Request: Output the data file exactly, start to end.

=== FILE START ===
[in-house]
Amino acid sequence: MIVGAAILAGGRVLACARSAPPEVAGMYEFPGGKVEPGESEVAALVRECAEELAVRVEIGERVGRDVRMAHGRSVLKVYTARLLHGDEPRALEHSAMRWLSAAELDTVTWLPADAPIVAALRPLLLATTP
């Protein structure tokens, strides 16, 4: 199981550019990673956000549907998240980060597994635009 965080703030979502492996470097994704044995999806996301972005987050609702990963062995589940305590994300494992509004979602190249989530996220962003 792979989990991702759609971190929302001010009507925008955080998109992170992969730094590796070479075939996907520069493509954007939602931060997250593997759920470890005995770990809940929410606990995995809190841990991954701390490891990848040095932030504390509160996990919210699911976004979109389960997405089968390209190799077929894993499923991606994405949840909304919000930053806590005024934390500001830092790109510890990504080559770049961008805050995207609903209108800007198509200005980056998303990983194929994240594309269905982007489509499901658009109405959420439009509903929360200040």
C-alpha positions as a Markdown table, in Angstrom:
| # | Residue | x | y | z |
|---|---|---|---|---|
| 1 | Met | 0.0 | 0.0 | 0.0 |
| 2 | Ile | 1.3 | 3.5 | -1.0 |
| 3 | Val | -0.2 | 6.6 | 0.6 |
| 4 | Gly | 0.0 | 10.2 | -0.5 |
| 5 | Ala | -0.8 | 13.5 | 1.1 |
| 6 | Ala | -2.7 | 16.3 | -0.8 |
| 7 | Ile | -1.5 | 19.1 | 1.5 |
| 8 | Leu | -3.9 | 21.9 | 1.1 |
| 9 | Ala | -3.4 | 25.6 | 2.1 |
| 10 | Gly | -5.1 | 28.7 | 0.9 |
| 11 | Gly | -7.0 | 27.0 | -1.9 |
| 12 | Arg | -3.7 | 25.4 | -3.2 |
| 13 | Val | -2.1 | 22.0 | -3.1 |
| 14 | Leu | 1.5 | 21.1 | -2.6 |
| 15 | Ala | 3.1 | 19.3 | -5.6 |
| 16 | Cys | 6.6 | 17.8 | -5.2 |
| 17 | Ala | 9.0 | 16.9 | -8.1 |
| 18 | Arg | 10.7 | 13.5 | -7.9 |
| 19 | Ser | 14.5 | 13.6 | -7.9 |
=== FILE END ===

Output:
[in-house]
Amino acid sequence: MIVGAAILAGGRVLACARSAPPEVAGMYEFPGGKVEPGESEVAALVRECAEELAVRVEIGERVGRDVRMAHGRSVLKVYTARLLHGDEPRALEHSAMRWLSAAELDTVTWLPADAPIVAALRPLLLATTP
């Protein structure tokens, strides 16, 4: 199981550019990673956000549907998240980060597994635009 965080703030979502492996470097994704044995999806996301972005987050609702990963062995589940305590994300494992509004979602190249989530996220962003 792979989990991702759609971190929302001010009507925008955080998109992170992969730094590796070479075939996907520069493509954007939602931060997250593997759920470890005995770990809940929410606990995995809190841990991954701390490891990848040095932030504390509160996990919210699911976004979109389960997405089968390209190799077929894993499923991606994405949840909304919000930053806590005024934390500001830092790109510890990504080559770049961008805050995207609903209108800007198509200005980056998303990983194929994240594309269905982007489509499901658009109405959420439009509903929360200040």
C-alpha positions as a Markdown table, in Angstrom:
| # | Residue | x | y | z |
|---|---|---|---|---|
| 1 | Met | 0.0 | 0.0 | 0.0 |
| 2 | Ile | 1.3 | 3.5 | -1.0 |
| 3 | Val | -0.2 | 6.6 | 0.6 |
| 4 | Gly | 0.0 | 10.2 | -0.5 |
| 5 | Ala | -0.8 | 13.5 | 1.1 |
| 6 | Ala | -2.7 | 16.3 | -0.8 |
| 7 | Ile | -1.5 | 19.1 | 1.5 |
| 8 | Leu | -3.9 | 21.9 | 1.1 |
| 9 | Ala | -3.4 | 25.6 | 2.1 |
| 10 | Gly | -5.1 | 28.7 | 0.9 |
| 11 | Gly | -7.0 | 27.0 | -1.9 |
| 12 | Arg | -3.7 | 25.4 | -3.2 |
| 13 | Val | -2.1 | 22.0 | -3.1 |
| 14 | Leu | 1.5 | 21.1 | -2.6 |
| 15 | Ala | 3.1 | 19.3 | -5.6 |
| 16 | Cys | 6.6 | 17.8 | -5.2 |
| 17 | Ala | 9.0 | 16.9 | -8.1 |
| 18 | Arg | 10.7 | 13.5 | -7.9 |
| 19 | Ser | 14.5 | 13.6 | -7.9 |